faster throughput. A third solution, similar to the second, is to use fingerprint recognition
software and a database of authorized students to check them through the lunch lines.
Students will probably develop several additional alternatives for this question.
2. No additional hardware is required for the coupon plan, although a centralized database
of students on a microcomputer system would be useful for printing coupons each
month. In contrast, the two LAN systems will require a file server, POS or biometric
scanning terminals, and at least one administrative computer for inputting ID information
for those students approved for a specific type of meal plan.
3. The software required for the coupon system would maintain a central database of
student data, including identifying information about the student and the type of meal
plan desired. A coupon-printing system could print coupons with student names on each
one once a month. The software for the POS or biometric systems would also maintain
a centralized list of students, plus information indicating whether or not a student used
his or her card for a specific meal (thus controlling the multi-meal problem mentioned in
the case).
4. Good information systems pay for themselves quickly. Thus, when evaluating the
desirability of either system, the analysis should show that the proposed system is cost
effective. The costs of the proposed system include the hardware, software, and
personnel mentioned above. The benefits of a proposed system include reduced
customer lines at the entrance to the dining facilities, better control of student funds and
plans, and perhaps even reduced cashiering labor. More discussions about such
system analyses are found in later chapters of the book.
2-28.

Bennet National Bank

1. The special information that must be coded on the magnetic strip of the card would
include, but would not necessarily be limited to:
a) special bank code
b) customer's credit card number
c) customer's savings account number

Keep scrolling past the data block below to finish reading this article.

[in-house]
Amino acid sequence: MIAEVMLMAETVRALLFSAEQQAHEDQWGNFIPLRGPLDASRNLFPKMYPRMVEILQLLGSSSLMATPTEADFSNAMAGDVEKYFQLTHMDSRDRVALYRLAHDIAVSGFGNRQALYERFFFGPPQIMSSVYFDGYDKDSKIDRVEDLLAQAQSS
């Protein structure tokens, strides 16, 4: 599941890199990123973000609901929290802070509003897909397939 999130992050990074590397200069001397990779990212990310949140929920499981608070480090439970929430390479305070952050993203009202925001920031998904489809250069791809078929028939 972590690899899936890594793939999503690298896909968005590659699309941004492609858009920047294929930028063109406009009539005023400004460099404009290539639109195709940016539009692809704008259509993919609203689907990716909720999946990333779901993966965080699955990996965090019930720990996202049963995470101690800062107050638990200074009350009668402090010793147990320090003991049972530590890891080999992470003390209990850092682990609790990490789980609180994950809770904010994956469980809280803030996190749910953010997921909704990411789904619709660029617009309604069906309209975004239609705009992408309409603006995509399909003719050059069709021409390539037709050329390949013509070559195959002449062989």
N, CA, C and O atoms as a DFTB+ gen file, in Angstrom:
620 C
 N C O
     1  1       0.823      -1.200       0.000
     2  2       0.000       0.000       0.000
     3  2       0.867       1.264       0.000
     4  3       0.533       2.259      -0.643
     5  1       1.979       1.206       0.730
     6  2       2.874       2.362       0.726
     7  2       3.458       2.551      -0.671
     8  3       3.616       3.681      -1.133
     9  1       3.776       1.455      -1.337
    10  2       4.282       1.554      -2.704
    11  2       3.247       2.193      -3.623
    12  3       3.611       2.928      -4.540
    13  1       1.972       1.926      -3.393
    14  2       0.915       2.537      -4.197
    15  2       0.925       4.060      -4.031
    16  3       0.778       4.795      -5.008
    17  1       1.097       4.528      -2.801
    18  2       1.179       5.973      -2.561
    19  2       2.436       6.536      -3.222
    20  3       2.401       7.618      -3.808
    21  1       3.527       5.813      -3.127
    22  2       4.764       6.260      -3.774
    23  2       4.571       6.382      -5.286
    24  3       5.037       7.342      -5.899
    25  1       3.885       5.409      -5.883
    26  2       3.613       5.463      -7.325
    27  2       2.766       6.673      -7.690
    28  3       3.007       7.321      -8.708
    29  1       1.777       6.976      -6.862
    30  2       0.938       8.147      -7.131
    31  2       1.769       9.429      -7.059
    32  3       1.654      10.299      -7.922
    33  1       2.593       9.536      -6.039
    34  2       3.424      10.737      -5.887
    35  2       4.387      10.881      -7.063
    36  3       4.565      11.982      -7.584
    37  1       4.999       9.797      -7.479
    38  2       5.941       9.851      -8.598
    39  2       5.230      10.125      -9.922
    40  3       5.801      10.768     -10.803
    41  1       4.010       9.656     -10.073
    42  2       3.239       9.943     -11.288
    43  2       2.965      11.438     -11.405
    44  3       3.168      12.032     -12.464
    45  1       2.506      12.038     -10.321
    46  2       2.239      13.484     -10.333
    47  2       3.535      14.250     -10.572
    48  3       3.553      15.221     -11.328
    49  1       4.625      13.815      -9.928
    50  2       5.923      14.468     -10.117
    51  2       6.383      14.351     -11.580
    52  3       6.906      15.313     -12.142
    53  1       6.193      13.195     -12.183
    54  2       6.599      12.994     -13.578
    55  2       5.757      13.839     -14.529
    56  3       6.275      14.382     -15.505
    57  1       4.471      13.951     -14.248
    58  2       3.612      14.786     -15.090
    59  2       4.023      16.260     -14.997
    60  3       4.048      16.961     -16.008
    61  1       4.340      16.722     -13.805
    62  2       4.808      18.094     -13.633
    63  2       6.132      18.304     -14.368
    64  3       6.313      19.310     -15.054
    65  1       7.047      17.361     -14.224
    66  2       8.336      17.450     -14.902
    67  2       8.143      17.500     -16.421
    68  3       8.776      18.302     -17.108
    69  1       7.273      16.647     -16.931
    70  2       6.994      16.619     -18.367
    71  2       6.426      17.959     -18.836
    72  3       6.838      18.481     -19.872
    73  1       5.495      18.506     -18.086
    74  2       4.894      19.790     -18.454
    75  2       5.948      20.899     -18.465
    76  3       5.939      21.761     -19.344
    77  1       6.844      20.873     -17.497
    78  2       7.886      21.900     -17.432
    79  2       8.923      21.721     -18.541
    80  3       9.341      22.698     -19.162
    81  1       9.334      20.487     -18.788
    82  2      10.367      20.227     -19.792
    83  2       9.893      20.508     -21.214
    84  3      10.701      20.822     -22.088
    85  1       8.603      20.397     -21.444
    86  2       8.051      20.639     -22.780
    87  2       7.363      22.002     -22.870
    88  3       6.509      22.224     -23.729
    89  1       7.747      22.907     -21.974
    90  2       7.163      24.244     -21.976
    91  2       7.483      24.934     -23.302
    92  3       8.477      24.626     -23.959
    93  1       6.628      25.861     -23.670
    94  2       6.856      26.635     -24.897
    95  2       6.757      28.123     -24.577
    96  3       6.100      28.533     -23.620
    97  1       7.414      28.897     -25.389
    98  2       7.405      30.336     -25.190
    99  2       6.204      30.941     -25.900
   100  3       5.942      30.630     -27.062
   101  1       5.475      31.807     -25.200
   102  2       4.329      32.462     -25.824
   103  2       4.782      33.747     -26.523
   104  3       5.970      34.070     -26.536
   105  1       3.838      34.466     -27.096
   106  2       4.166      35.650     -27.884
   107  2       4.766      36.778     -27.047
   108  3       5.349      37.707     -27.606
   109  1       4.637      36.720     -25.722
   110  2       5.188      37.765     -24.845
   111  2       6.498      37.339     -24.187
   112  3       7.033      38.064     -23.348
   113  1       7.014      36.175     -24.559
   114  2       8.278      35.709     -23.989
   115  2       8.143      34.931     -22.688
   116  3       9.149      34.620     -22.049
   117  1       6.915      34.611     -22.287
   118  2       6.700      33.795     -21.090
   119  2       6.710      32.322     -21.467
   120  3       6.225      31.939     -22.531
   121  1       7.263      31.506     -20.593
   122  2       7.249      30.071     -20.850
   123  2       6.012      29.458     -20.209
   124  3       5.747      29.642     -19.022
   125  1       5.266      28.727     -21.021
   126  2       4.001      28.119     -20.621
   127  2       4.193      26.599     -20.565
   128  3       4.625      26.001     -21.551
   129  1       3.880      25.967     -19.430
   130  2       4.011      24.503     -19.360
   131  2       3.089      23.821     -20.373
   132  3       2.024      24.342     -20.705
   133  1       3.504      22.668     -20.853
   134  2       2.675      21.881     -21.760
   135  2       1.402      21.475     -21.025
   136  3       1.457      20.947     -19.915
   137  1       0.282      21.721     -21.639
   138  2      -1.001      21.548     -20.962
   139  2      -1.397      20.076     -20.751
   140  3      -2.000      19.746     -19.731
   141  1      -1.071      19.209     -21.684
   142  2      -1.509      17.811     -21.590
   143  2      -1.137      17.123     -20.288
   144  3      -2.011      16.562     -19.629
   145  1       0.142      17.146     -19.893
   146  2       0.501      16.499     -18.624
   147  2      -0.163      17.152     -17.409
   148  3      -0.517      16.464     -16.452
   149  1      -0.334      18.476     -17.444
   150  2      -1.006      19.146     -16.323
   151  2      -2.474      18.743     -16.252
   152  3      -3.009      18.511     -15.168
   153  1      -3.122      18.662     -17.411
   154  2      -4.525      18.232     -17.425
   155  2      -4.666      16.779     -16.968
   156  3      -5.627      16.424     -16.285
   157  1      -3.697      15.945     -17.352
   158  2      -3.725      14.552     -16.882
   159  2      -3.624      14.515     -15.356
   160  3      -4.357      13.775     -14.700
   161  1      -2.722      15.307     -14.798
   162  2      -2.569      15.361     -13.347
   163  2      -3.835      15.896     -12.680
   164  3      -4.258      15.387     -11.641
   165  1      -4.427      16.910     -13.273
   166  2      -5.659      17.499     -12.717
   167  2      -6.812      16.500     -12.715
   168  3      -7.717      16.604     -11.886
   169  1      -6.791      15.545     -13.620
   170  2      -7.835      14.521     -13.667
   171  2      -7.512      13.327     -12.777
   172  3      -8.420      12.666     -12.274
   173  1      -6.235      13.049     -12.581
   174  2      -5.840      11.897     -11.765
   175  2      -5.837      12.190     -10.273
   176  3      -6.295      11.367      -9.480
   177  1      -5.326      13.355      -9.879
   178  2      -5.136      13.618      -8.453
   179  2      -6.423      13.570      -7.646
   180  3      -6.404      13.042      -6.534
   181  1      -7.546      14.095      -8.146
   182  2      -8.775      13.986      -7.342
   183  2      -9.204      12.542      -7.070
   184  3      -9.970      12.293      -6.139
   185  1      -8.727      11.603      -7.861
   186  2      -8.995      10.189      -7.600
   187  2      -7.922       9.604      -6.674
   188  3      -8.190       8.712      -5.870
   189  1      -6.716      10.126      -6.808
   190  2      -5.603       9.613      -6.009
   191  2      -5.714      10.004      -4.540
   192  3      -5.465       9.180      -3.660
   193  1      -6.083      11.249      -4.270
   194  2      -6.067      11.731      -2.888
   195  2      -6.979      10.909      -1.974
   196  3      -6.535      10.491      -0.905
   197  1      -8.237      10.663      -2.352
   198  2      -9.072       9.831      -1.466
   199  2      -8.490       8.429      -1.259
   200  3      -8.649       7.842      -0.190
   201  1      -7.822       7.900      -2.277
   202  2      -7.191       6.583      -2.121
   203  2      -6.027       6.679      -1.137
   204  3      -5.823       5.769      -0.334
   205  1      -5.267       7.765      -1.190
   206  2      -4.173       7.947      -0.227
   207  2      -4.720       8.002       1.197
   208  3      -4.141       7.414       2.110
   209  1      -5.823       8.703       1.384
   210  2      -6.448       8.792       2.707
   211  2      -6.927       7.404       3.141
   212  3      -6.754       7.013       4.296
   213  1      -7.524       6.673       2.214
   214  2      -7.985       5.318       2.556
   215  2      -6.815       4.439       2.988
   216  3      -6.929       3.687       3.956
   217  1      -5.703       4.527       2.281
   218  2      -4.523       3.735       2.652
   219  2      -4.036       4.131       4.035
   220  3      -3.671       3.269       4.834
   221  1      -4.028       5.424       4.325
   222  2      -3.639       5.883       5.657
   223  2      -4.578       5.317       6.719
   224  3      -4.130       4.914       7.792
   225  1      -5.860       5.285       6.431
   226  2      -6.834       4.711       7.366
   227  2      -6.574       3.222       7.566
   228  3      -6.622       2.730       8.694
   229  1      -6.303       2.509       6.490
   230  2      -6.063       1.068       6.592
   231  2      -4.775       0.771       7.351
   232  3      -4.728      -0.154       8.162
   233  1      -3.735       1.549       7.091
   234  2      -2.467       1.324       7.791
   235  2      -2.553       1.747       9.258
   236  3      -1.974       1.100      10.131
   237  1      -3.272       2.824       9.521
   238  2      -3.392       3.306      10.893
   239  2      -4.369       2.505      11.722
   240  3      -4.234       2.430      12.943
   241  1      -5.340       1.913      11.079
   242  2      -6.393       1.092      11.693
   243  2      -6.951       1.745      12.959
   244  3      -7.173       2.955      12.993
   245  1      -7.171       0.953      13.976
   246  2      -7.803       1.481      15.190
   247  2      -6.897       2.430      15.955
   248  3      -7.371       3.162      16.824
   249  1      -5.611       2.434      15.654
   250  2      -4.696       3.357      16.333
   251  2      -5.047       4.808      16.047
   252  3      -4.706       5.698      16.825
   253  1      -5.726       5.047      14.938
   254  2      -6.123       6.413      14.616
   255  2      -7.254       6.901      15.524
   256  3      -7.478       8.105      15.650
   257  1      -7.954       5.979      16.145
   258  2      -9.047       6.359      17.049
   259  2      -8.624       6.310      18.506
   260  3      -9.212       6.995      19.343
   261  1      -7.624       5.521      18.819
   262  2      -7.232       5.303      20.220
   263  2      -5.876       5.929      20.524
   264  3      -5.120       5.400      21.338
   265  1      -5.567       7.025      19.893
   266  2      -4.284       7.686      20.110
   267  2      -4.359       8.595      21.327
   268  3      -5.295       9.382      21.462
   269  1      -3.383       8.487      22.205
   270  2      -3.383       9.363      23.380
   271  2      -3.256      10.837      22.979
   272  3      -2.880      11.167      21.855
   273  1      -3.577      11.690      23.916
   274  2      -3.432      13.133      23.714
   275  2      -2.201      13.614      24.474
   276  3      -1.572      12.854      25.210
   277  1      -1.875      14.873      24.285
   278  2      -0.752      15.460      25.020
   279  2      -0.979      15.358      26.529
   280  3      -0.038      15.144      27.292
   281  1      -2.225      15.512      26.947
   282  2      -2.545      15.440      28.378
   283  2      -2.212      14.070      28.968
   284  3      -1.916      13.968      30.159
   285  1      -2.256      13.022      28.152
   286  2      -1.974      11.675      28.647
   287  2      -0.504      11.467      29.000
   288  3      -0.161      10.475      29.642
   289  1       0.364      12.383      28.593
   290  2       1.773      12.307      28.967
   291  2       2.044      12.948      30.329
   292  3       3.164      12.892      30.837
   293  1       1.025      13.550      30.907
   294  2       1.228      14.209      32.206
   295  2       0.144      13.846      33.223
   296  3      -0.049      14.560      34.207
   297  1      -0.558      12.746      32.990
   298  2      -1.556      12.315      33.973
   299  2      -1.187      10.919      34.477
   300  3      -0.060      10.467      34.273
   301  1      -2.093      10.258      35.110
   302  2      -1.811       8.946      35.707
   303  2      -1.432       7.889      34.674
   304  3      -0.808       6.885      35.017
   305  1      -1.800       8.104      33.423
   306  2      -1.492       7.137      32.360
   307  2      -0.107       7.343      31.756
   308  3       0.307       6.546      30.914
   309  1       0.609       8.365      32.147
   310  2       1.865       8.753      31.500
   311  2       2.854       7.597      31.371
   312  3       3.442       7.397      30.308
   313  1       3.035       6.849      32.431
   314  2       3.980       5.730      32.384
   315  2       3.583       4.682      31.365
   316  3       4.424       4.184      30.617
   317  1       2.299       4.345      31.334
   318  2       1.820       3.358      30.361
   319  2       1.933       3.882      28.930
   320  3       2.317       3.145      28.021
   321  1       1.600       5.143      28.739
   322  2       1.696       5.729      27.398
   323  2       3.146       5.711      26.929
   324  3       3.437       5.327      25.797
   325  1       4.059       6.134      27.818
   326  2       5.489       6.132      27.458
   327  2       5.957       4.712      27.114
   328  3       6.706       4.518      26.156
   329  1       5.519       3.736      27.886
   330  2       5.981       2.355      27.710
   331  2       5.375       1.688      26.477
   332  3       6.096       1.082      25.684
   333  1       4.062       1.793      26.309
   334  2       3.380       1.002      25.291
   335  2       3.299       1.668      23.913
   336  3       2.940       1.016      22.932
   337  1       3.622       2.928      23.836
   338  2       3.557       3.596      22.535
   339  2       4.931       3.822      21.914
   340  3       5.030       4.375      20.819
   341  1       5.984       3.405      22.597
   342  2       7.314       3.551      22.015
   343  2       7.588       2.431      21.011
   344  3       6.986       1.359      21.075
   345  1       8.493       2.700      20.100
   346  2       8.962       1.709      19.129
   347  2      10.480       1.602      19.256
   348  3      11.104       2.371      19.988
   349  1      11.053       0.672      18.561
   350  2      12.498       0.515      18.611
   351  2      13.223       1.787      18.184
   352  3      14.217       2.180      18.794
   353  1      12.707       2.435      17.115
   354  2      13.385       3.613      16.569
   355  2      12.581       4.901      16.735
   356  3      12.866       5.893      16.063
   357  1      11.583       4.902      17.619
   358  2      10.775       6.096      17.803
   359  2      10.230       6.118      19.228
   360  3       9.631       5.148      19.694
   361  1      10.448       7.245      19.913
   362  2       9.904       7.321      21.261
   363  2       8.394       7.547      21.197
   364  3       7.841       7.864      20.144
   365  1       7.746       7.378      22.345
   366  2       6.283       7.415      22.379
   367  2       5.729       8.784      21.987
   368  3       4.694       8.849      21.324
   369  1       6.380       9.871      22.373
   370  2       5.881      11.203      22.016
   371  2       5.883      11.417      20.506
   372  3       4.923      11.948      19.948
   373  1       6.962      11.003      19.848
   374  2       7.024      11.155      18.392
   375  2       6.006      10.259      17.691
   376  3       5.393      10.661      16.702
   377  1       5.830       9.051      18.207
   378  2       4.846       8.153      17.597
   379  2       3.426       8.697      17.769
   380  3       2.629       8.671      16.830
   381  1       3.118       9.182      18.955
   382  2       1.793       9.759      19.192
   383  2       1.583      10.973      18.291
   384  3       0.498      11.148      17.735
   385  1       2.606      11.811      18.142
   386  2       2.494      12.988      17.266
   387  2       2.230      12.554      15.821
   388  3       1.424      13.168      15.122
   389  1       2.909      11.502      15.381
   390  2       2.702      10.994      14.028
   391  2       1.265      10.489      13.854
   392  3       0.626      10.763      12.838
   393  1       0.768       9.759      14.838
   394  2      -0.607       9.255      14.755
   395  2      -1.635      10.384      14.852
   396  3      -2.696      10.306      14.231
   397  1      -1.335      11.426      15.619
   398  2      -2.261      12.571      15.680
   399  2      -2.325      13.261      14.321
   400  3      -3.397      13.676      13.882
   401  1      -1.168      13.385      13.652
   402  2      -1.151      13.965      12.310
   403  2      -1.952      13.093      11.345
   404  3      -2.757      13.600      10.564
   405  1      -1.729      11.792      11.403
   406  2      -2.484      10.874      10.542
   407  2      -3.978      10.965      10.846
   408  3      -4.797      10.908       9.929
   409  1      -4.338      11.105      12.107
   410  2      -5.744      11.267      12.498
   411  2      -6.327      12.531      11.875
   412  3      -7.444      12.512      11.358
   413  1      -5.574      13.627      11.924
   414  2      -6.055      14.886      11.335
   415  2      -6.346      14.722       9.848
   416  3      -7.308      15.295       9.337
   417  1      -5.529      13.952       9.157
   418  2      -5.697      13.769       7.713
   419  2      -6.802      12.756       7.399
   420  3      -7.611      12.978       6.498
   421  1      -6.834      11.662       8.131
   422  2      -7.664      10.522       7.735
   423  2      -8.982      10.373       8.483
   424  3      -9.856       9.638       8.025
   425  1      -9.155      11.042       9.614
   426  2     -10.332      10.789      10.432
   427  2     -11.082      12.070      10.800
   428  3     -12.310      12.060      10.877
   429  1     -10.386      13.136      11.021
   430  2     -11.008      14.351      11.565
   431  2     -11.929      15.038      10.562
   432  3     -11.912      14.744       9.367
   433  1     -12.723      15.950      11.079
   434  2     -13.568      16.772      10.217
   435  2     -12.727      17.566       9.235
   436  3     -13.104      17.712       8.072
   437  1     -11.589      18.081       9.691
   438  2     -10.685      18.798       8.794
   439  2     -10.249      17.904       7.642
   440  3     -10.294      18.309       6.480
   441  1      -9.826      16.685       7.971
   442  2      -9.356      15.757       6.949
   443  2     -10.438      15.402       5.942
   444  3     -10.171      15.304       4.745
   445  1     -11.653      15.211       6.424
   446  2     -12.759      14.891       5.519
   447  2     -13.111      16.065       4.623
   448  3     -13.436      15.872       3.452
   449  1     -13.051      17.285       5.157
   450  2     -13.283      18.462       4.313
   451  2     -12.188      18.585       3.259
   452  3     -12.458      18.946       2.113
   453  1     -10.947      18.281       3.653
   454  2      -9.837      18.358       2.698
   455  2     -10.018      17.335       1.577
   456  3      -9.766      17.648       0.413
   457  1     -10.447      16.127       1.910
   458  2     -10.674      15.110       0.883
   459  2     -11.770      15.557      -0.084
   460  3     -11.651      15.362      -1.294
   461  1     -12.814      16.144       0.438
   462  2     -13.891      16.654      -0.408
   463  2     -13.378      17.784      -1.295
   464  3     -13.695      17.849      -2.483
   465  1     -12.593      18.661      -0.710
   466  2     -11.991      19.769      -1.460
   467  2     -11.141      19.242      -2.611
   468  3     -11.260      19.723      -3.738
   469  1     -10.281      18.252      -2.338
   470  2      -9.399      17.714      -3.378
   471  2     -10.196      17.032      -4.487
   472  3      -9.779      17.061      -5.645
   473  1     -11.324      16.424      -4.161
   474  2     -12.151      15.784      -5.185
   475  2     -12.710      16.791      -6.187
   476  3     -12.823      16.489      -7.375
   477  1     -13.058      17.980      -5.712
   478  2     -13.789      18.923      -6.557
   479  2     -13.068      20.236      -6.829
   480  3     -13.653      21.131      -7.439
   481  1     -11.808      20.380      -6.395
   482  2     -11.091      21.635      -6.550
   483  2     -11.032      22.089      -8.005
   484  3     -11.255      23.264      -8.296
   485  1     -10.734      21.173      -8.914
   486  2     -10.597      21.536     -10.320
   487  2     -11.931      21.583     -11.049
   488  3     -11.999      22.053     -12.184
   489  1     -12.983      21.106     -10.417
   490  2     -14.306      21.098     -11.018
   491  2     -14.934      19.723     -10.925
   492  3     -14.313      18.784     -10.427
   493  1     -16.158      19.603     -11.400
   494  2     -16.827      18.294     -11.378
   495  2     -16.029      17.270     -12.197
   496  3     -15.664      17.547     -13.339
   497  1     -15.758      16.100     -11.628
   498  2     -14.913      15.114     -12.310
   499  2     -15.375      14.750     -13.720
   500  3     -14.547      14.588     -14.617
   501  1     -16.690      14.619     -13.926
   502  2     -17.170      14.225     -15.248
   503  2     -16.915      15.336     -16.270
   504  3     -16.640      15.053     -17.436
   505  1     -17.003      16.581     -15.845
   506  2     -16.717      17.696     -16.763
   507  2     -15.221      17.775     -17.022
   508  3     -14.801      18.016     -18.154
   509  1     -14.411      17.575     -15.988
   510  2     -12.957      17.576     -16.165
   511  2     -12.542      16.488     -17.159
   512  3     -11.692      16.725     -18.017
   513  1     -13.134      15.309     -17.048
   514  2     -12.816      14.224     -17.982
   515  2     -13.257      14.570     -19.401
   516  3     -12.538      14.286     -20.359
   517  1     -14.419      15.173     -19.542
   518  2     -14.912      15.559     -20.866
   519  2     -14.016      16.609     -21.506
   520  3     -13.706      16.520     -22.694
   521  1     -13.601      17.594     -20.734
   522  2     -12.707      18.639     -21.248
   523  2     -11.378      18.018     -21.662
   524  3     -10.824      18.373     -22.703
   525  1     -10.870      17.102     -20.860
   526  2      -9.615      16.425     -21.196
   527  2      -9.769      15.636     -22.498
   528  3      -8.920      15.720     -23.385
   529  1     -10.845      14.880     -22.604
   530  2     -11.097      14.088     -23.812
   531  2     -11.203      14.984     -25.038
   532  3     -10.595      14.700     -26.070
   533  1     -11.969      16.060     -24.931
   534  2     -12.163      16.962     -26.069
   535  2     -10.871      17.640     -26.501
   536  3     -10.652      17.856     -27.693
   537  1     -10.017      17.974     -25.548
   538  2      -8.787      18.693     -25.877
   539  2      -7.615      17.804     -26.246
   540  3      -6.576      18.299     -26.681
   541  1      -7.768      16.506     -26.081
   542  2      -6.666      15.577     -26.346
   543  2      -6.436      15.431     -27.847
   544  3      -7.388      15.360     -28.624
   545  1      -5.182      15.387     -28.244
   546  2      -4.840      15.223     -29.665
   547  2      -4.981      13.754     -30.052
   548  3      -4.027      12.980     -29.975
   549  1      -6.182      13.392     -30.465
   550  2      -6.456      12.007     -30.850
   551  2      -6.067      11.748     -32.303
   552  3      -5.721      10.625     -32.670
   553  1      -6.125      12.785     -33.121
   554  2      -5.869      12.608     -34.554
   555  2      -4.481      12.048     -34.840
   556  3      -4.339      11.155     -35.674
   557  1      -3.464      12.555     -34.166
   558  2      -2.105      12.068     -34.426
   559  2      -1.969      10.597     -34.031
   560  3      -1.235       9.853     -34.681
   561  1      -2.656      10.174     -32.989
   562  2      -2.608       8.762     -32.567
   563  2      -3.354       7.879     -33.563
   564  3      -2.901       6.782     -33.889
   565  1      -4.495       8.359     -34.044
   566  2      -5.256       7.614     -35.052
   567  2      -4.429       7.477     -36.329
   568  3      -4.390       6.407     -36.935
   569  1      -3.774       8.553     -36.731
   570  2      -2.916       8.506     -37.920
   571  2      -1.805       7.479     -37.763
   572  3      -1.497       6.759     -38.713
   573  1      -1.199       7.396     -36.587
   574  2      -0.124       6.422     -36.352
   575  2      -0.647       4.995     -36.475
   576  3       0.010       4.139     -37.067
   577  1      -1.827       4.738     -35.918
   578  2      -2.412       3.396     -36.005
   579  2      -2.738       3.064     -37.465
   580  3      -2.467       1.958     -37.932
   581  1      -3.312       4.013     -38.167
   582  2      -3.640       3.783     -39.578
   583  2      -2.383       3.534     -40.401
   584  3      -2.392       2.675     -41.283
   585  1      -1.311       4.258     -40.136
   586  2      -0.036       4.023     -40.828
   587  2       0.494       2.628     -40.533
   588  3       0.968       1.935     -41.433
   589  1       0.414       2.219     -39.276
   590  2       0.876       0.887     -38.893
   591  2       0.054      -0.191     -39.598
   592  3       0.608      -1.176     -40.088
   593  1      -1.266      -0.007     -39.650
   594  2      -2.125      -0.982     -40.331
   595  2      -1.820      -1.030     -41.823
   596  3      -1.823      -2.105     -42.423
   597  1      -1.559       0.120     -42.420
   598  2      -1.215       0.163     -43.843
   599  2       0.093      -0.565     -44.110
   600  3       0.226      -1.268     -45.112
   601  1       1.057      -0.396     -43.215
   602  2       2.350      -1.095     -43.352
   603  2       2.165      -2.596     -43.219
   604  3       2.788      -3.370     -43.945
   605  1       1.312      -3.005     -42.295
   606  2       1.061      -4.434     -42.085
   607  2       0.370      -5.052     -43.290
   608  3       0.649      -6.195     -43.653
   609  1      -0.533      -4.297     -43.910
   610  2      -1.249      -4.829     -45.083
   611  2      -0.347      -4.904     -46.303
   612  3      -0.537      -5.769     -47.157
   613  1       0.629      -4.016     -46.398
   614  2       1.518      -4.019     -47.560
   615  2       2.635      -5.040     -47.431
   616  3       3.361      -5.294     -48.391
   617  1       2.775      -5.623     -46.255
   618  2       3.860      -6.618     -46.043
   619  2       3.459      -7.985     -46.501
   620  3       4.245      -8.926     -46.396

d) customer's checking account number
e) expiration date of card
f) issue date of the card
g) date of last use for automatic withdrawal purposes
h) the number of withdrawals on date of last withdrawal
i) secret passcode
2. The tests of conformity with bank policy and locations for such tests would be:
a) correct passcode test
performed by client
b) Bennet credit card test
performed by client
c) current credit card test
performed by client

download full file at http://testbankcafe.com

download full file at http://testbankcafe.com


d) stolen credit card test
e) amount of usage test
f) overdrawing of account test

performed by bank's CPU using central files


performed by client
performed by bank's CPU using central files

download full file at http://testbankcafe.com

download full file at http://testbankcafe.com


2-29.

Morrigan Department Stores

Genera comment: This case discusses the difficulties that most companies, government
agencies, and individuals face when new hardware or new versions of familiar software
force individuals to learn, or relearn, how to accomplish old tasks on new computer systems.
Inasmuch as this phenomena is usually well-understood by students, the case can lead to
lively discussions of the pains and gains involved in these upgrades.
1. Roberta Gardners description of 64-bit machines is not wrong, but probably overly
simplifies what this term means. The transition to 64-bit microprocessor designs
represents a doubling of register size from earlier 32-bit designs, and is a natural
extension of the processing capabilities of mainframe computers to microcomputers. The
newer, 64-bit systems enable personal computers to access more random access
memory as well as perform large-number computations with more significant digits.
However, along with these improvements in hardware processing capabilities has come
newer software that can take advantage of these capabilities. In the case of Microsofts